Overseas Investment: Consent and Notification Requirements

New Zealand’s Overseas Investment Act 2005 (Act) governs overseas investments in sensitive assets. It lays out how to obtain consent for overseas investments in those assets and sets out the powers of the Overseas Investment Office (OIO) to impose conditions on investments. Through this process, the government assesses whether overseas investments may pose a significant risk to national security or public order.

Notably, the Act applies to investments made not only by overseas persons but also their associates. This includes someone controlled by the overseas person or subject to their direction, control or influence, as well as their agent, trustee or representative.  

A transaction requires consent under the Act if it will result in an overseas investment in sensitive land or significant business assets.

Sensitive land

Consent is required for investments into sensitive land, which includes an estate or interest in residential land, non-urban land that exceeds five hectares and marine and coastal areas. To be sensitive, that acquired estate or interest must be:

  • freehold; or
  • if it is residential land, any interest in land for at least 3 years; or
  • if it is sensitive but not residential land, any interest in land for at least 10 years.

The acquisition of a person’s rights or interests in securities may also be considered sensitive if they own or control an estate or interest in sensitive land. Broadly, that acquisition must result in:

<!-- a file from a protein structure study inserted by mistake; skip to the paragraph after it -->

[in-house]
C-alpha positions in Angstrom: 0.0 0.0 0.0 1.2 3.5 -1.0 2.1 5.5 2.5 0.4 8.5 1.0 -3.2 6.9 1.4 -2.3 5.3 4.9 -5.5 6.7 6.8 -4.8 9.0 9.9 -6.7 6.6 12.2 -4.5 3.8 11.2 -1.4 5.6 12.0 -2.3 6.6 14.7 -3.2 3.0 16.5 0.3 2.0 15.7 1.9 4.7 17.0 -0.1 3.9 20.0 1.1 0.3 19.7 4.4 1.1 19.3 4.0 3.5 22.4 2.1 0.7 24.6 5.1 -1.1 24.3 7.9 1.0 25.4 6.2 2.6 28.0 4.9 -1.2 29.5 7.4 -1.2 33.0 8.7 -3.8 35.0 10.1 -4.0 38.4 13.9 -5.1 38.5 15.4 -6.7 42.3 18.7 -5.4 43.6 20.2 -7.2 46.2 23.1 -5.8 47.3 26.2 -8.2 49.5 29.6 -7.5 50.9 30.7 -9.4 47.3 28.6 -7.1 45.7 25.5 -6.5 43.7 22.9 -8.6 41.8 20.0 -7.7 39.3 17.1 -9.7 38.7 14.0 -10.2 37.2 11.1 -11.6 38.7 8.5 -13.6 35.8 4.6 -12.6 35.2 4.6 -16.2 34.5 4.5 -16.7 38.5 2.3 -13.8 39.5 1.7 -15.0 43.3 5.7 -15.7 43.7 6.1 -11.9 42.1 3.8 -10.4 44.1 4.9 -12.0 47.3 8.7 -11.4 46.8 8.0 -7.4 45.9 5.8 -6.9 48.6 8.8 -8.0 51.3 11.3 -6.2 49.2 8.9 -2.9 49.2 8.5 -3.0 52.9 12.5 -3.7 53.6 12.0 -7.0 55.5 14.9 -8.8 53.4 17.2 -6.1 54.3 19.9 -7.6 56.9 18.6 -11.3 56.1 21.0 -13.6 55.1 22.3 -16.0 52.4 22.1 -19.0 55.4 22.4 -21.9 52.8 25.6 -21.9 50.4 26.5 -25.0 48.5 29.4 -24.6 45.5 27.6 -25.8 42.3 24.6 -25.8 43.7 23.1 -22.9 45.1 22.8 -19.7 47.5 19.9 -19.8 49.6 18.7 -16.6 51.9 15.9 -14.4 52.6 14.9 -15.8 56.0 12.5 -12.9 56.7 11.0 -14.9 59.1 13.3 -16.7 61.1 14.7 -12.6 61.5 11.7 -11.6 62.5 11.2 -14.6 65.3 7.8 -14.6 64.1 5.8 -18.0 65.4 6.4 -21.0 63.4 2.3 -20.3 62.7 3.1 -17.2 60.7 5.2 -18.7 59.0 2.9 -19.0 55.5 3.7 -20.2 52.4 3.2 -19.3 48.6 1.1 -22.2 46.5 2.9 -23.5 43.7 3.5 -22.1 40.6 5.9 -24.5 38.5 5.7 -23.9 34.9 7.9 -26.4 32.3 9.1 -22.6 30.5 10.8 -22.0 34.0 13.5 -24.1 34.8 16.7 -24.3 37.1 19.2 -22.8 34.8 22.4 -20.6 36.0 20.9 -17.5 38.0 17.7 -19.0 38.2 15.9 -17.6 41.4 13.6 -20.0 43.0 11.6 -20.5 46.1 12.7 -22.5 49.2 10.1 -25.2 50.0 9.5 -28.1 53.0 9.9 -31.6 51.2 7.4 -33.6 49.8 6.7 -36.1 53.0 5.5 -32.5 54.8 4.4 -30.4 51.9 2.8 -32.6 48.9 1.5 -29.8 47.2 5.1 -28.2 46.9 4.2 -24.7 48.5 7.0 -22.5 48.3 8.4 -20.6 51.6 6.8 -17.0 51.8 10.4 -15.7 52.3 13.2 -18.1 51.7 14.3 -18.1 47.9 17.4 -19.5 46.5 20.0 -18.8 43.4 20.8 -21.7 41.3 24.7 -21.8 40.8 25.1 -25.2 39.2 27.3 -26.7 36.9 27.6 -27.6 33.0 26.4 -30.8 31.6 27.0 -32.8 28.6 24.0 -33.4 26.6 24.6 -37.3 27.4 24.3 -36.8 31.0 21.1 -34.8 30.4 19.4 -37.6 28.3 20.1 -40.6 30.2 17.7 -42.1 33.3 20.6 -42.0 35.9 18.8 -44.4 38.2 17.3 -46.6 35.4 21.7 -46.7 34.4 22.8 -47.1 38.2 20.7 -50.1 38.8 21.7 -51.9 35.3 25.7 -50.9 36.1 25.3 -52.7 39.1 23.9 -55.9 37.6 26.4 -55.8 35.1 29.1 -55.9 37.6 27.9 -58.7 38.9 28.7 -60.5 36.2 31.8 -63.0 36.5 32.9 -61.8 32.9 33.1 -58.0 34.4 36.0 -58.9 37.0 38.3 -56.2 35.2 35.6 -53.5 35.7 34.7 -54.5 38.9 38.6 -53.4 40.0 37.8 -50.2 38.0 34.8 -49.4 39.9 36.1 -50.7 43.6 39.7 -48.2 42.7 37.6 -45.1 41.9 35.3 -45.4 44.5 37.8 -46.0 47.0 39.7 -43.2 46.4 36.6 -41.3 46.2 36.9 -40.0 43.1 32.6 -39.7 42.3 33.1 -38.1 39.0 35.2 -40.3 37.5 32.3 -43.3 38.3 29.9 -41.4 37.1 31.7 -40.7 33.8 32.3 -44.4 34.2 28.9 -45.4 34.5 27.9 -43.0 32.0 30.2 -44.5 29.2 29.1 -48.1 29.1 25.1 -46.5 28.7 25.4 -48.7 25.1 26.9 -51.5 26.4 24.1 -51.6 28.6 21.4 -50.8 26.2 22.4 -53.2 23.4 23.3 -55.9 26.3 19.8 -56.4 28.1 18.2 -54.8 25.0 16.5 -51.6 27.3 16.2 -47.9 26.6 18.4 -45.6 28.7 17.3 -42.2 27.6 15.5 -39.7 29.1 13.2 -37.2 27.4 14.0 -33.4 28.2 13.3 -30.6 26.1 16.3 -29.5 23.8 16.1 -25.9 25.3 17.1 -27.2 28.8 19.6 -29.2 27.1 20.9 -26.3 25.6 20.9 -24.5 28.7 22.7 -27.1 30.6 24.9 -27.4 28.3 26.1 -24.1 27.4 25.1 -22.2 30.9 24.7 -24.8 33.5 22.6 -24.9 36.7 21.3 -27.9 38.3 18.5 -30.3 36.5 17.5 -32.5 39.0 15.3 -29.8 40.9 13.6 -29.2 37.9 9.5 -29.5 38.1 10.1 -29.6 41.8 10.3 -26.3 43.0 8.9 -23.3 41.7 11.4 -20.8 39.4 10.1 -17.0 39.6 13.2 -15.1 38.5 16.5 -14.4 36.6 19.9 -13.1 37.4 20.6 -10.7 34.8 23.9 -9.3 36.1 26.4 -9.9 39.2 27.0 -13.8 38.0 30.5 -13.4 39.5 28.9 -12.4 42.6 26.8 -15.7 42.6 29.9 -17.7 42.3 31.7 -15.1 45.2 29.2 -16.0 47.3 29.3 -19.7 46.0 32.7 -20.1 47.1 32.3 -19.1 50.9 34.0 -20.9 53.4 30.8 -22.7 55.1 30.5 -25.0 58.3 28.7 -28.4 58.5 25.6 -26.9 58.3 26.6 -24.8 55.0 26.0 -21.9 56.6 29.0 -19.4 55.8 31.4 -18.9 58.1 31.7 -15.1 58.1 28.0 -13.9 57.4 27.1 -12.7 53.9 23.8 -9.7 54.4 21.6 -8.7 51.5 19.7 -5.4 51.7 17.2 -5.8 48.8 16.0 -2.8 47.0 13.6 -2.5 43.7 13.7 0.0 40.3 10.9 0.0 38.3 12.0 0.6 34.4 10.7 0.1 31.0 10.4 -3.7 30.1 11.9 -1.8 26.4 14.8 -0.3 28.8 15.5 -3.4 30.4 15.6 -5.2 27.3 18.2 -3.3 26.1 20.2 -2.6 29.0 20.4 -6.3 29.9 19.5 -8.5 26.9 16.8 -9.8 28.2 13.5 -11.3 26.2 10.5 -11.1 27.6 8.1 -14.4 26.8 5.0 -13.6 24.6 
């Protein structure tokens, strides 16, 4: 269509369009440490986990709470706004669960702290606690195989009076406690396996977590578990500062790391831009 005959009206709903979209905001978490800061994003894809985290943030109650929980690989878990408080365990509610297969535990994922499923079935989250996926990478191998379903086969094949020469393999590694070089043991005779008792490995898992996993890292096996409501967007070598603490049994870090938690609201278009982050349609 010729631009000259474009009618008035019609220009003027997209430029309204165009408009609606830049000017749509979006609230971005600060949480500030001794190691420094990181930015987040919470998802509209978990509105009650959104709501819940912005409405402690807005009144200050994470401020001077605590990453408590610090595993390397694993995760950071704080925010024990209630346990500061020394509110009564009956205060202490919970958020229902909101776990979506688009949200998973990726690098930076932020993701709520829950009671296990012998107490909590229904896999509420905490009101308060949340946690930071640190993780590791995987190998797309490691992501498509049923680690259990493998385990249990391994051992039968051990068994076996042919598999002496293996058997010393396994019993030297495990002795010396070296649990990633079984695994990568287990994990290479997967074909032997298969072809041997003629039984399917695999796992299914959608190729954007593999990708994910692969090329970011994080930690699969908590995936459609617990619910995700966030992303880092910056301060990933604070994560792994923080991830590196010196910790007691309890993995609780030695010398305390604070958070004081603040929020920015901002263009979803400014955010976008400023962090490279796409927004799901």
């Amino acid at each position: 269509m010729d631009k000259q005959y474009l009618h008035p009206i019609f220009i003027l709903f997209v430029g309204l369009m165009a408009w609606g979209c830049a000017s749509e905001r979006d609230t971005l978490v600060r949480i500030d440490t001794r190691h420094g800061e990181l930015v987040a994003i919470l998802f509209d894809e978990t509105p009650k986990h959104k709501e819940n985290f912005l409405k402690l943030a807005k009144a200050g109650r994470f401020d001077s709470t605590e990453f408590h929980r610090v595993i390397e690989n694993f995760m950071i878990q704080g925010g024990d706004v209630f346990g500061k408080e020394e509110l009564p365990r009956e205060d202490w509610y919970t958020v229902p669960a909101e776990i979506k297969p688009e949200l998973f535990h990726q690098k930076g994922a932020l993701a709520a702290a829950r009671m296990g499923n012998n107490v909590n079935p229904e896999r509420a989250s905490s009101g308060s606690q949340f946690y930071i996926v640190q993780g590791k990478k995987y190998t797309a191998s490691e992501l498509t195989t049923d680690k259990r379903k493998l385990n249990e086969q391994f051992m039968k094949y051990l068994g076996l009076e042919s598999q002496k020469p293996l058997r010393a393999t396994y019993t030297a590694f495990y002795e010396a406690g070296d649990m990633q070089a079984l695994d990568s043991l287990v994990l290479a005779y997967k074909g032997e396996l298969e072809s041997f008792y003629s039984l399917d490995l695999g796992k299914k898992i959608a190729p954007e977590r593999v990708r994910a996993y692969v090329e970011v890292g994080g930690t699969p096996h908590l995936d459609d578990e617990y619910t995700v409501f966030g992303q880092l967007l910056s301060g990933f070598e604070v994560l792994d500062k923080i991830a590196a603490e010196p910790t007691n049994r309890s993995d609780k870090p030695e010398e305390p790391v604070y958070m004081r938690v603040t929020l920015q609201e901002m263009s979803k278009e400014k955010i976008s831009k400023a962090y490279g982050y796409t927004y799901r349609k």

• gaining more than 25% ownership or control interest; or
  • an increase in an existing more than 25% ownership or control interest; or
  • the person becoming an overseas person.

More details about what is considered sensitive land can be found in section 12 of the Act.

Significant business assets

The Act makes it mandatory to obtain consent for investments in significant business assets.

Firstly, this means the acquisition of rights or interests in securities if:

  • the acquisition results in the person gaining more than 25% ownership or control interest; or  
  • the acquisition results in an increase in an existing more than 25% ownership; or
  • the value of the securities or consideration provided exceeds $100 million.

Significant business assets also include the establishment of a New Zealand business if the business is carried on for more than 90 days in a year and the total expenditure expected to be incurred in establishing that business exceeds $100 million.

The acquisition of property in New Zealand, to be used to carry on business in New Zealand, will also be a significant business asset if the total value of consideration provided exceeds $100 million.